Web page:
kazanherald.com January 22, 2018

Troops Turn ISIS's New Deadly Weapon Against Them

05 March 2017, 04:59 | Darin Schmidt

Most of western Mosul is still under Islamic State group control despite a handful of recent gains on the city's southwestern edge by Iraqi forces over the past two weeks.

However, west Mosul, with its narrow streets and a heavy population of between 750,000 and 800,000, appears to be a bigger challenge to the Iraqi forces, according to United Nations estimates.

Iraqi armed forces meanwhile said they had captured another district as they push towards the densely packed old city center where the fighting is expected to become tougher.

Their advance in western Mosul paused over the past 48 hours because of bad weather. That would be the highest rate since the Iraqi military's Mosul operation began last October.

Iraqi troops today sealed off the last major road out of Mosul trapping thousands of Islamic State fighters inside the besieged stronghold.

Mosul, 400 km north of the Iraqi capital of Baghdad, has been under IS control since June 2014, when government forces abandoned their weapons and fled, enabling IS militants to take control of parts of Iraq's northern and western regions.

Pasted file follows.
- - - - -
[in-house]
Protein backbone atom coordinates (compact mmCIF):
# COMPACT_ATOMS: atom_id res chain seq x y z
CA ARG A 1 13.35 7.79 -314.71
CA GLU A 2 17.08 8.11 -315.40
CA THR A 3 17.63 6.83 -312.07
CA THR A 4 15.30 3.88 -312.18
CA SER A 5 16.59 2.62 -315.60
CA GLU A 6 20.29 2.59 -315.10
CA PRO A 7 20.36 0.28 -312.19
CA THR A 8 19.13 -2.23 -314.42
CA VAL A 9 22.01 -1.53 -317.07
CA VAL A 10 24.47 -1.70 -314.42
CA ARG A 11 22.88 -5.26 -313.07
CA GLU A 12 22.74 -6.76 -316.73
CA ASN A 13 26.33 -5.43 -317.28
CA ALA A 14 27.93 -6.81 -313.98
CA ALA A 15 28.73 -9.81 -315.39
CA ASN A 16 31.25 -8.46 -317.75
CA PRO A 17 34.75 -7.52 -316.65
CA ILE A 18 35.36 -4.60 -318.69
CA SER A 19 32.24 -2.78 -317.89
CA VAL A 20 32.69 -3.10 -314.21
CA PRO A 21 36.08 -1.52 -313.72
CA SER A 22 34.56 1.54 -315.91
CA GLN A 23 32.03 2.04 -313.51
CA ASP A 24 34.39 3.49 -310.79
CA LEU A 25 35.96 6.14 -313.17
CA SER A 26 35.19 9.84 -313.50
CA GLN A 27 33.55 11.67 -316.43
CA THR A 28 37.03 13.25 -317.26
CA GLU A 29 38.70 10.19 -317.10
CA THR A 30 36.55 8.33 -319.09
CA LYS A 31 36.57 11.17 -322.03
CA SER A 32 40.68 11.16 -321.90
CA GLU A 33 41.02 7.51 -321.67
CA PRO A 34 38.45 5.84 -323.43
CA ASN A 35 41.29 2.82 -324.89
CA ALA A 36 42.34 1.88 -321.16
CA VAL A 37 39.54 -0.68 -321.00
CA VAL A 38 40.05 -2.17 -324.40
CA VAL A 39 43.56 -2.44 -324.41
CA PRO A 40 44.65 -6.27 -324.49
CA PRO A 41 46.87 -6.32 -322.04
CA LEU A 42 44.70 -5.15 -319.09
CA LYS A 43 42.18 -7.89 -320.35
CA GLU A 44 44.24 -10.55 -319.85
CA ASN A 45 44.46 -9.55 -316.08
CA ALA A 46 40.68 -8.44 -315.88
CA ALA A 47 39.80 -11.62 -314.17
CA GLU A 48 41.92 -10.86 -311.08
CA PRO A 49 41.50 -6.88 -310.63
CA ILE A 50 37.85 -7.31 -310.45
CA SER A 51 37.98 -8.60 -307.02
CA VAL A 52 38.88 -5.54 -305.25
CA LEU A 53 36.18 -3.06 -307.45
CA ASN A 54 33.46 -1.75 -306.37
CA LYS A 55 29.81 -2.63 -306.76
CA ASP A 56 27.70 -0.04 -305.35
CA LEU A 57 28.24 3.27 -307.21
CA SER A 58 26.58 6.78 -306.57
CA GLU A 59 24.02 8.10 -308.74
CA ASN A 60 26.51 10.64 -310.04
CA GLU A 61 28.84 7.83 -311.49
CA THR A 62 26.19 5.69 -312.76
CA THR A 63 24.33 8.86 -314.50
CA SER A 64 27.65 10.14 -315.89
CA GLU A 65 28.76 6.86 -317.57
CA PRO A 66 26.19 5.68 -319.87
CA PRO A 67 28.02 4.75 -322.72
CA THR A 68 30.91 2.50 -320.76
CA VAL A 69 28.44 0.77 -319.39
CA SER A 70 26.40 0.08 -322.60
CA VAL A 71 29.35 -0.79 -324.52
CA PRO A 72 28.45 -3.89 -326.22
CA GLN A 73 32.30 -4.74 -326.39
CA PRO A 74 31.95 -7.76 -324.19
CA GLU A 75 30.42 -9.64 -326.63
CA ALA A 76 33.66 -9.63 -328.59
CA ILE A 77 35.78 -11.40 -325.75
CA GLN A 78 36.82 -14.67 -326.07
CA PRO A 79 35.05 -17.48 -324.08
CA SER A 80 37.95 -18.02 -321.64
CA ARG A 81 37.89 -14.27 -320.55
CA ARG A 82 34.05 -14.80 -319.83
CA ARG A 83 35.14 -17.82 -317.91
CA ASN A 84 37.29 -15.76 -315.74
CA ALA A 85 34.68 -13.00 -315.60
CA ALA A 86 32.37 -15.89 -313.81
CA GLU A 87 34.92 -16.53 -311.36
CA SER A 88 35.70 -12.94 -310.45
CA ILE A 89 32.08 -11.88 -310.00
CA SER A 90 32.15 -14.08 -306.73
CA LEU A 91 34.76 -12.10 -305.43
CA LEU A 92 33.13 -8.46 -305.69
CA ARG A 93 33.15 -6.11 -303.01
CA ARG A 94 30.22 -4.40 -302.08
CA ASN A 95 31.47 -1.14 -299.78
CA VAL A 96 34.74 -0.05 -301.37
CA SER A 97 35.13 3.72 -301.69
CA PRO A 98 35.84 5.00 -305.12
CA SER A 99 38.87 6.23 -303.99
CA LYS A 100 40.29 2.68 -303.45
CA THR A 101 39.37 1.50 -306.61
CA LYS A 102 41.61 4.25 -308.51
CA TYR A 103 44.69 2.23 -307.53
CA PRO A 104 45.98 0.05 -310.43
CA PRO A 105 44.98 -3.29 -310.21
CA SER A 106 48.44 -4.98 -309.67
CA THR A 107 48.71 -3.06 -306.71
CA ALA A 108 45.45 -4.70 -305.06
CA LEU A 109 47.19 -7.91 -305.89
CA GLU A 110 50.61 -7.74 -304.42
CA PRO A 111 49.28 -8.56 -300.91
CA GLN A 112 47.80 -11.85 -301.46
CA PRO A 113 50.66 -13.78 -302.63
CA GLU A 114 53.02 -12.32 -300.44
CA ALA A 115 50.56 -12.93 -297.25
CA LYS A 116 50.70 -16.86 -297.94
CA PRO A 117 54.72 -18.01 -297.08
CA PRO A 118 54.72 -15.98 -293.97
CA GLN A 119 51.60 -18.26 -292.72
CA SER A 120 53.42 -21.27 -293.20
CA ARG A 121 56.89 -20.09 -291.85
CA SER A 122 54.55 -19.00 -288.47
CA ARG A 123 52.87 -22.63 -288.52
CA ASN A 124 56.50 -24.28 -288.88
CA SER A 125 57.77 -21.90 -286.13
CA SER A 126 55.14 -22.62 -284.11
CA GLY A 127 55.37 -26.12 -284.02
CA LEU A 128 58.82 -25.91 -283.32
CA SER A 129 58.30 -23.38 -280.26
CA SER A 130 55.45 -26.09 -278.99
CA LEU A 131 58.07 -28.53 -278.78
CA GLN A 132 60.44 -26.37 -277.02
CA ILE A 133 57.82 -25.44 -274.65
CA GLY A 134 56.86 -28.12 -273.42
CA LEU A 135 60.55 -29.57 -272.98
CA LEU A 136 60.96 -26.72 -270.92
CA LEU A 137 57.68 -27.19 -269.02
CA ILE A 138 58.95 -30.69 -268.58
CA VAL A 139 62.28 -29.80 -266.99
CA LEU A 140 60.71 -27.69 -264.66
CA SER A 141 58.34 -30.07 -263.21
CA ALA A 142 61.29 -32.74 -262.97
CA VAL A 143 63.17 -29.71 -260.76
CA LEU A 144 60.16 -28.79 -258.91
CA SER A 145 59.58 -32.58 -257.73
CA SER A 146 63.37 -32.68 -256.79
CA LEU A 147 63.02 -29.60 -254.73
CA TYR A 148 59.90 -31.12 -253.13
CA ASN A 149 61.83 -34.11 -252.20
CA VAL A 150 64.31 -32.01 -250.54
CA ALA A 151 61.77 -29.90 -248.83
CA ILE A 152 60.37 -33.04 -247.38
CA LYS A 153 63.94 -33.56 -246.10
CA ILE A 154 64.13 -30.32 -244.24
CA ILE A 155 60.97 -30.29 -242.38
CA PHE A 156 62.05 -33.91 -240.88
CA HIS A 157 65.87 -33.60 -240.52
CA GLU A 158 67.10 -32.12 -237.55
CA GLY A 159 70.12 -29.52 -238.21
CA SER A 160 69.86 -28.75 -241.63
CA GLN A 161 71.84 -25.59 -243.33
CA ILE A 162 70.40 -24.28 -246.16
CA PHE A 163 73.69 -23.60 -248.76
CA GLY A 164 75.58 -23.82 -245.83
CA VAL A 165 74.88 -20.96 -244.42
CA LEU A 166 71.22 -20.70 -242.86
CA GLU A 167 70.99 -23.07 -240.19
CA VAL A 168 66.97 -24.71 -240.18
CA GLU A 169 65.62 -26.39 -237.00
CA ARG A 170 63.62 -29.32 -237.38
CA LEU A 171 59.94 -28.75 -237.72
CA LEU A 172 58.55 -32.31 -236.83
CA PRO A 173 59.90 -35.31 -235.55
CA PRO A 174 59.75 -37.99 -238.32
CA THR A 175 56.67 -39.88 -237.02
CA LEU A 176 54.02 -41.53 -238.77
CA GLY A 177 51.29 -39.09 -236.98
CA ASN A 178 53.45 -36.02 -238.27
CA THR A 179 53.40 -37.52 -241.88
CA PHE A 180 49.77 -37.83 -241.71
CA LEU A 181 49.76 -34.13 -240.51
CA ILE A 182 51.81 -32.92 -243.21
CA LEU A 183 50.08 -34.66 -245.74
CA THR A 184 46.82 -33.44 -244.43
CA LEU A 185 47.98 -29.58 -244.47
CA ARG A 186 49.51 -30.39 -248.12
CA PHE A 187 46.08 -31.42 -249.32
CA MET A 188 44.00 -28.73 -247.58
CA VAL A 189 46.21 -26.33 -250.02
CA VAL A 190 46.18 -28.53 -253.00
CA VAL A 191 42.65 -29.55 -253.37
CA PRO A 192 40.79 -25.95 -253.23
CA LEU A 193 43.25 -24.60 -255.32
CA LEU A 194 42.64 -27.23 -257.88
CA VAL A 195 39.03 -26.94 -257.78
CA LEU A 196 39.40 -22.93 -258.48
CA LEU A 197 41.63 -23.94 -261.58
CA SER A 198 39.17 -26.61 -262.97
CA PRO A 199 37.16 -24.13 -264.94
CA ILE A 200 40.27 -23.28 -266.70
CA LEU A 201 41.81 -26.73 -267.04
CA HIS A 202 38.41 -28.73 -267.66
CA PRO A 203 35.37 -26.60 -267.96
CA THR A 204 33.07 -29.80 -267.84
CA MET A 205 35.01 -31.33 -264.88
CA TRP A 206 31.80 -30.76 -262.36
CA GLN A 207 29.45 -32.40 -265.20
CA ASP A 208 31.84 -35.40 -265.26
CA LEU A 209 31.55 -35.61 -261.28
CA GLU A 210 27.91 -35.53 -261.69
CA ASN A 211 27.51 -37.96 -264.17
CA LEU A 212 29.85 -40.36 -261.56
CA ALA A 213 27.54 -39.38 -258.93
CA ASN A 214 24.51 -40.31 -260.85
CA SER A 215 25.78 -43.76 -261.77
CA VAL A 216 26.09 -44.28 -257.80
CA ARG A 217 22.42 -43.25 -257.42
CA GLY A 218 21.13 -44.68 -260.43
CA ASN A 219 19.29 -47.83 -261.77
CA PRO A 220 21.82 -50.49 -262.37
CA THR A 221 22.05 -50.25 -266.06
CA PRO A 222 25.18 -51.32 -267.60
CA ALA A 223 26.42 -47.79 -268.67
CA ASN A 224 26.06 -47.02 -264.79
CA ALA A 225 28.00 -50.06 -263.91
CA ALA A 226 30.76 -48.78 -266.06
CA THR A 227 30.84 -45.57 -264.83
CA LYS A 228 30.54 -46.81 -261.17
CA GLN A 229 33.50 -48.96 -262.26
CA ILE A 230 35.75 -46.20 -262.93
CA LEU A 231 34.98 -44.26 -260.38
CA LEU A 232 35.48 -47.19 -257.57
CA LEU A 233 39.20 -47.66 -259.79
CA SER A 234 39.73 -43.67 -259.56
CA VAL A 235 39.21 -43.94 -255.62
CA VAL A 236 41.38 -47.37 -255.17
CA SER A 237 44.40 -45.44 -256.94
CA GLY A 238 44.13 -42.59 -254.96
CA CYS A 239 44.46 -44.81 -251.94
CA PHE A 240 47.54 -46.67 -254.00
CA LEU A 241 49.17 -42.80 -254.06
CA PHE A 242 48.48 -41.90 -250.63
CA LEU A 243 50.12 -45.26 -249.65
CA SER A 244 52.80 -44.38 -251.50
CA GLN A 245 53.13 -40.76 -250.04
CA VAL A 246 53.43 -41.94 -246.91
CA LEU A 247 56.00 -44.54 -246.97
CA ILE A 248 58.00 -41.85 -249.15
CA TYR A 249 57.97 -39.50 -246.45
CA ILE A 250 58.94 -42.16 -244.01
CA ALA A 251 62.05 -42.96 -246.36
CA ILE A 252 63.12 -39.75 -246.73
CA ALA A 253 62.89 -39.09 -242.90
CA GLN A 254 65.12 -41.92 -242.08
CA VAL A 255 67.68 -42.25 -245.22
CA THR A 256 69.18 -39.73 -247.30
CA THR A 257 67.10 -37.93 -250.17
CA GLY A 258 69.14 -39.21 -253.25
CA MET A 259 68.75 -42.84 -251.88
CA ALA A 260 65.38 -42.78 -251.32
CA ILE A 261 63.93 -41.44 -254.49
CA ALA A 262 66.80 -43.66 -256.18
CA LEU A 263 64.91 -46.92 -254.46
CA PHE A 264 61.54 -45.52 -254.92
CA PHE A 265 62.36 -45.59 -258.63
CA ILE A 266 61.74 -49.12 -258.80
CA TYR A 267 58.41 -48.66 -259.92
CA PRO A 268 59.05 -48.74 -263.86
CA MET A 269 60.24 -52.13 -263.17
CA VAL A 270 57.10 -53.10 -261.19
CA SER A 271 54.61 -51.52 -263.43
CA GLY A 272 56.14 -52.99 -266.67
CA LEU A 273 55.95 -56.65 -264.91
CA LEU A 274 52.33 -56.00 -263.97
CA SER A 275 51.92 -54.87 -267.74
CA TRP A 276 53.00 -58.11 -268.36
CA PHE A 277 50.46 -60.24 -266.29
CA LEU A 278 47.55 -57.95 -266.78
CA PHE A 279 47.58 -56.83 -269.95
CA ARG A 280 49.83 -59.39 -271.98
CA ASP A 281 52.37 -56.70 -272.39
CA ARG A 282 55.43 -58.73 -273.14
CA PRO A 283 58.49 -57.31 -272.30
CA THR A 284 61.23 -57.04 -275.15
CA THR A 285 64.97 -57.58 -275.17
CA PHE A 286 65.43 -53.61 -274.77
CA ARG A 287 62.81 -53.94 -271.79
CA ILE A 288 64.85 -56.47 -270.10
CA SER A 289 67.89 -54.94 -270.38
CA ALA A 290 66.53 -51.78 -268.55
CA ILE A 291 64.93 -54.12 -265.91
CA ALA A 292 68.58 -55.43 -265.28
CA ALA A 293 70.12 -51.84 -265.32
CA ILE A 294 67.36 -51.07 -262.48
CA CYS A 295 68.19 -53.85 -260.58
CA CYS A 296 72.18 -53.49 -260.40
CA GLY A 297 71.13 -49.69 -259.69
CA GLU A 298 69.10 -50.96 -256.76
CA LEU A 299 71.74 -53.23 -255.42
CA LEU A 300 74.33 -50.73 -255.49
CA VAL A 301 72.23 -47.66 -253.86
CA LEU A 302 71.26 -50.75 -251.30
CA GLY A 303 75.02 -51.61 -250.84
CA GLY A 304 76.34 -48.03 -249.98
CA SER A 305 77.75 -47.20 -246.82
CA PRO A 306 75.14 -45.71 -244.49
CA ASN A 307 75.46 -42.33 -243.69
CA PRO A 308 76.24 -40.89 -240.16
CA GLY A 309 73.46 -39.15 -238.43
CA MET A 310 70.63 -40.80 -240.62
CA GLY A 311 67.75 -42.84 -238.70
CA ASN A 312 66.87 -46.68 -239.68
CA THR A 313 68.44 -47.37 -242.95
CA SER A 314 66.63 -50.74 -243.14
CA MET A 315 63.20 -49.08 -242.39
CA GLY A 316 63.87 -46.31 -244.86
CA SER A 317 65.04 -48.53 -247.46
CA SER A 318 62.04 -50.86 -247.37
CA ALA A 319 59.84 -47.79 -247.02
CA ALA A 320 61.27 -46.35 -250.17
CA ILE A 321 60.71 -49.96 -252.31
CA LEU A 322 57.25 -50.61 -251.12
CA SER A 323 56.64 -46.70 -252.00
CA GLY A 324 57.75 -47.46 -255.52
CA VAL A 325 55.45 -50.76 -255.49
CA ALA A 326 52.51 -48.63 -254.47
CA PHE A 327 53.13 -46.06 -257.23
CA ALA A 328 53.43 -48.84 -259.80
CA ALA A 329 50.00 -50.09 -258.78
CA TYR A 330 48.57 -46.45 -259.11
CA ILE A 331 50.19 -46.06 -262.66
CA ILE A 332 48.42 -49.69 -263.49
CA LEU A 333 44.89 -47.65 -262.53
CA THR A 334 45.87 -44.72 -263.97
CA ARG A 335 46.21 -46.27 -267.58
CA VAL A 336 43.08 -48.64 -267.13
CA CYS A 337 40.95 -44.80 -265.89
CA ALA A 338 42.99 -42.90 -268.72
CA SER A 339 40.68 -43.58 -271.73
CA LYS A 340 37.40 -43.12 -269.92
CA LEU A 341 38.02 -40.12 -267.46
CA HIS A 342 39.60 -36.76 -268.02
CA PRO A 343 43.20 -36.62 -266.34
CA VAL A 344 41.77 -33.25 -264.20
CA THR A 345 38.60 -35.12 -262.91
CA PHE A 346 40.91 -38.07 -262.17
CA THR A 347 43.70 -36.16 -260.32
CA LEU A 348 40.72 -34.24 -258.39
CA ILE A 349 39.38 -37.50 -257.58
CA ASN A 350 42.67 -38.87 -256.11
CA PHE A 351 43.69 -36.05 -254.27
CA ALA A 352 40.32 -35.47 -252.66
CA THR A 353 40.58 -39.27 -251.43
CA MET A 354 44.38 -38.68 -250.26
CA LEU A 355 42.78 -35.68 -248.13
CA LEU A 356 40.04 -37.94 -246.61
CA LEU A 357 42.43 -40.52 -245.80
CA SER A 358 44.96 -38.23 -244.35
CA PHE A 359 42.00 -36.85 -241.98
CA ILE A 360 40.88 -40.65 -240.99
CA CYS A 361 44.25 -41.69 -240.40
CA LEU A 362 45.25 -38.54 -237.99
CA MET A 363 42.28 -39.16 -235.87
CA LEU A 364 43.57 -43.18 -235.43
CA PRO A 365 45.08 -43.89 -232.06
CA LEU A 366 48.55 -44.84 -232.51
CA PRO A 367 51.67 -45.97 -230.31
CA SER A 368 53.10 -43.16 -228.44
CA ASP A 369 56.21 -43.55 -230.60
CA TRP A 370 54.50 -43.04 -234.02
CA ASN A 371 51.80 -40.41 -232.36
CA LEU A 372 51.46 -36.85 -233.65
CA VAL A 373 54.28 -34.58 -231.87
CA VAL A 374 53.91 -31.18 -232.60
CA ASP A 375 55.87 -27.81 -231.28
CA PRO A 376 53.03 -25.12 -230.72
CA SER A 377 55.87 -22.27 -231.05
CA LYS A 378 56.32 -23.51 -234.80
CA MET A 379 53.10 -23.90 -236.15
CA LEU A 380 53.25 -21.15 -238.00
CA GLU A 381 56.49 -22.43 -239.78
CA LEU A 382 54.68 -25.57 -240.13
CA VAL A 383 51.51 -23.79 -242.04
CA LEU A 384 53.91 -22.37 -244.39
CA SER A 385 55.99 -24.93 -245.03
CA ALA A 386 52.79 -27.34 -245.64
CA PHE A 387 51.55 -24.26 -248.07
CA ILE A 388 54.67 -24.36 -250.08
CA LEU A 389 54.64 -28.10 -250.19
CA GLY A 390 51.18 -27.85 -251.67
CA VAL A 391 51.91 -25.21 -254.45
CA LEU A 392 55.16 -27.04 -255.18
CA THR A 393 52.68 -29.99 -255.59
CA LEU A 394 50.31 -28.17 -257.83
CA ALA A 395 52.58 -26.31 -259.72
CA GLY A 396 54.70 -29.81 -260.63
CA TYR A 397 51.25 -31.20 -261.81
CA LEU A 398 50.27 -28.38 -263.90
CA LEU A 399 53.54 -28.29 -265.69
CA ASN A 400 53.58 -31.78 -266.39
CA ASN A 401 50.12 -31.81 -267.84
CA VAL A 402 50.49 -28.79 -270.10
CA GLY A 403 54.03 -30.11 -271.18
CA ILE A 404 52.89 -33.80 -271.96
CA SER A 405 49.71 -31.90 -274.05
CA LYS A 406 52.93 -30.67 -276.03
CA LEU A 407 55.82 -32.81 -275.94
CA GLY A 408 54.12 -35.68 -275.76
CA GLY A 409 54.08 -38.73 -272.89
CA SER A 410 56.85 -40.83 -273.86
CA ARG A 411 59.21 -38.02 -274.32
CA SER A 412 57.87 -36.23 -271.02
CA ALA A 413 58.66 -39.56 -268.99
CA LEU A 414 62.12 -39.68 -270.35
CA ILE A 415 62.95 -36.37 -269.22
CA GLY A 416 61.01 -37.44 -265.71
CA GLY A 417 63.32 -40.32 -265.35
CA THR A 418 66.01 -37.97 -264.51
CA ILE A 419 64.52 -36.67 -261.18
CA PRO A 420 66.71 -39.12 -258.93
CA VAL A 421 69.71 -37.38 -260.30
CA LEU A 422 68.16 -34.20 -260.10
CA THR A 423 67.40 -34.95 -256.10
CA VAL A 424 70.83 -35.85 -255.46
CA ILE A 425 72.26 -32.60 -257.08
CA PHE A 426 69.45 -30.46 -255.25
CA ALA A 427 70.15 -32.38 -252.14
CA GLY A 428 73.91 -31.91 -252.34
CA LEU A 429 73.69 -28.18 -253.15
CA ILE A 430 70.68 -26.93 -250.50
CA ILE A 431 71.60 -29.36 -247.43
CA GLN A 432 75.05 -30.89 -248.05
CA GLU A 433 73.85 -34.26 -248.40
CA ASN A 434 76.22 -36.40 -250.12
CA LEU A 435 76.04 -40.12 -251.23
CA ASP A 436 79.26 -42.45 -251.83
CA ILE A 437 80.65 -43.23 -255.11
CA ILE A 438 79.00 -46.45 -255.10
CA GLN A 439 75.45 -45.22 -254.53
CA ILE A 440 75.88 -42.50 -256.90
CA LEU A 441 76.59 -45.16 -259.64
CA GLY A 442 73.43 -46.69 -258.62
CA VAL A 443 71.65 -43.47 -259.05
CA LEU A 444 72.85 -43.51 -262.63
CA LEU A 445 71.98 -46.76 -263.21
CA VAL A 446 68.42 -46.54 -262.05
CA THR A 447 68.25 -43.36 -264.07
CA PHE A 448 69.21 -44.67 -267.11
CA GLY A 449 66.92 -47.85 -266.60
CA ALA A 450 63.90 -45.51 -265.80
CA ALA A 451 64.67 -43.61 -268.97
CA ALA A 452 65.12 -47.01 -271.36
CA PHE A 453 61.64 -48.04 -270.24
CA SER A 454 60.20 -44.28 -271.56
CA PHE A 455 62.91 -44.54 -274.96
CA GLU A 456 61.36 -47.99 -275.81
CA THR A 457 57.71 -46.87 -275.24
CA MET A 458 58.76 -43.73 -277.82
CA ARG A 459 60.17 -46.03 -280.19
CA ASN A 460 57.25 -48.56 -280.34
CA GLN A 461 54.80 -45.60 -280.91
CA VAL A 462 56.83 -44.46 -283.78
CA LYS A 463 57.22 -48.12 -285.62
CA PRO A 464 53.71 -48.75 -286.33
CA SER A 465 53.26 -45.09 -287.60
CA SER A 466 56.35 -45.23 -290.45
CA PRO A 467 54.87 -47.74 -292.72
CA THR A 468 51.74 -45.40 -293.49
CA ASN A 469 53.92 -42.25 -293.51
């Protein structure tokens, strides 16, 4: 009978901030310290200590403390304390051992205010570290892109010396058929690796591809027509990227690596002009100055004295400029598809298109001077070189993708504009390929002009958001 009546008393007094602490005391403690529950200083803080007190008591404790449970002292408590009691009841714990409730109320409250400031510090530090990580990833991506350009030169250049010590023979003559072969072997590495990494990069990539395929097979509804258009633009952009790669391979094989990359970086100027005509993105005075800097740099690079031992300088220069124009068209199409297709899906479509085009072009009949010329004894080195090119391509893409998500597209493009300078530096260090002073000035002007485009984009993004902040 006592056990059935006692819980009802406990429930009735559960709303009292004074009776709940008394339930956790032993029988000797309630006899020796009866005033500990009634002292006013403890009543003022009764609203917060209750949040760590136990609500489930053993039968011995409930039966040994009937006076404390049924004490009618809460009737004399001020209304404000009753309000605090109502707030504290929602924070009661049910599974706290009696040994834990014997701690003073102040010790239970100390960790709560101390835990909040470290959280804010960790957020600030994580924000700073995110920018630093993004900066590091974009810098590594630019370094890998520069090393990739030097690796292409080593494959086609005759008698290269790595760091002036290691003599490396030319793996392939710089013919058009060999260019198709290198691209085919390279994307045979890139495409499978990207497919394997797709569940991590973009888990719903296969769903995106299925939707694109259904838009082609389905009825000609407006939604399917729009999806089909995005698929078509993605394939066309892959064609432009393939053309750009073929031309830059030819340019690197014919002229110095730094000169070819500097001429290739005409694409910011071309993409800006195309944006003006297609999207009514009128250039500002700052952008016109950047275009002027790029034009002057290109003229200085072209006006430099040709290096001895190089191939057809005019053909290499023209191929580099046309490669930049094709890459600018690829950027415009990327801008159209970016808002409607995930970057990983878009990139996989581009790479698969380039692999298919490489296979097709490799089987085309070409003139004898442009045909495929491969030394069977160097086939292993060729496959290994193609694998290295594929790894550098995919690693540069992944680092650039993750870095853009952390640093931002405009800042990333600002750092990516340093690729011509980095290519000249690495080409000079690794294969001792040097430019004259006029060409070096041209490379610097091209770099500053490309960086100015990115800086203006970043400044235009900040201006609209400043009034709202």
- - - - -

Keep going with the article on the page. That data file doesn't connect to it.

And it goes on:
"The White House will begin reviewing the recommendations", said the official on condition of anonymity.

But the number who have fled is only a small fraction of the 750,000 people who are believed to have stayed on in west Mosul under Islamic State group rule. Food supplies are running very low, and some families say they can not find any food at all.

"The stories of the survivors are heart-breaking", said Thomas Lothar Weiss, Iraq Chief of Mission of the International Organization for Migration (IOM), in a press release.

"But we had to flee, we had run out of food".

The Norwegian Refugee Council said on Sunday it had received reports that some people were surviving on bird feed.

On Tuesday, a combination of Iraqi forces - spearheaded by the US -trained Iraqi Counter Terrorism Service - surrounded the district of Wadi al-Hajar.

Some are unable to leave because IS uses them as human shields, while others decide against exposing themselves to crossfire or leaving their property unprotected.

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